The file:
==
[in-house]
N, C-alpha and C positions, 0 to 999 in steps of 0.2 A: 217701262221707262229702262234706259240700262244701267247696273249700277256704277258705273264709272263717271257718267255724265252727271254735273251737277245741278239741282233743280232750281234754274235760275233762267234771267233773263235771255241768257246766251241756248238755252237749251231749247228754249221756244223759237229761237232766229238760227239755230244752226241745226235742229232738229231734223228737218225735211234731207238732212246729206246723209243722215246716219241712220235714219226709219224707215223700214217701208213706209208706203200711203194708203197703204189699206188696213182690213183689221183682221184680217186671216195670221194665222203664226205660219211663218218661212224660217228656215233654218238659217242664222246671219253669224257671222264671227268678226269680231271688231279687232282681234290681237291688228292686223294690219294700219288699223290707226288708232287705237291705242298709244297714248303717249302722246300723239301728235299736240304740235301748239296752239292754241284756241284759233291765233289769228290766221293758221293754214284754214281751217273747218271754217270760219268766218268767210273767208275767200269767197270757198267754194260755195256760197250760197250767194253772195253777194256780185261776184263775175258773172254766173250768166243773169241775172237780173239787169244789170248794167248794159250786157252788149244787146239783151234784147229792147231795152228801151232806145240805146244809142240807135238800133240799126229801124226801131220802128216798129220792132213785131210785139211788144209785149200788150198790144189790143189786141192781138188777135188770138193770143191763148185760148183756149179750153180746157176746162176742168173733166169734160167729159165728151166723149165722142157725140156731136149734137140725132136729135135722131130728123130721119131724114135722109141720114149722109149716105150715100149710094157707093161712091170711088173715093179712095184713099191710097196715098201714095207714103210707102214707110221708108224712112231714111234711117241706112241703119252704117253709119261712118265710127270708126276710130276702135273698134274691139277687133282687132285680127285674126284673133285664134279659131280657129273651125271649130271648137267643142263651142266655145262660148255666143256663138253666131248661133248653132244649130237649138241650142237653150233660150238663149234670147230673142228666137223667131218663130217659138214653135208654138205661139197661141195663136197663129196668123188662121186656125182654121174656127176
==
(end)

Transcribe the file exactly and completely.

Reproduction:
[in-house]
N, C-alpha and C positions, 0 to 999 in steps of 0.2 A: 217701262221707262229702262234706259240700262244701267247696273249700277256704277258705273264709272263717271257718267255724265252727271254735273251737277245741278239741282233743280232750281234754274235760275233762267234771267233773263235771255241768257246766251241756248238755252237749251231749247228754249221756244223759237229761237232766229238760227239755230244752226241745226235742229232738229231734223228737218225735211234731207238732212246729206246723209243722215246716219241712220235714219226709219224707215223700214217701208213706209208706203200711203194708203197703204189699206188696213182690213183689221183682221184680217186671216195670221194665222203664226205660219211663218218661212224660217228656215233654218238659217242664222246671219253669224257671222264671227268678226269680231271688231279687232282681234290681237291688228292686223294690219294700219288699223290707226288708232287705237291705242298709244297714248303717249302722246300723239301728235299736240304740235301748239296752239292754241284756241284759233291765233289769228290766221293758221293754214284754214281751217273747218271754217270760219268766218268767210273767208275767200269767197270757198267754194260755195256760197250760197250767194253772195253777194256780185261776184263775175258773172254766173250768166243773169241775172237780173239787169244789170248794167248794159250786157252788149244787146239783151234784147229792147231795152228801151232806145240805146244809142240807135238800133240799126229801124226801131220802128216798129220792132213785131210785139211788144209785149200788150198790144189790143189786141192781138188777135188770138193770143191763148185760148183756149179750153180746157176746162176742168173733166169734160167729159165728151166723149165722142157725140156731136149734137140725132136729135135722131130728123130721119131724114135722109141720114149722109149716105150715100149710094157707093161712091170711088173715093179712095184713099191710097196715098201714095207714103210707102214707110221708108224712112231714111234711117241706112241703119252704117253709119261712118265710127270708126276710130276702135273698134274691139277687133282687132285680127285674126284673133285664134279659131280657129273651125271649130271648137267643142263651142266655145262660148255666143256663138253666131248661133248653132244649130237649138241650142237653150233660150238663149234670147230673142228666137223667131218663130217659138214653135208654138205661139197661141195663136197663129196668123188662121186656125182654121174656127176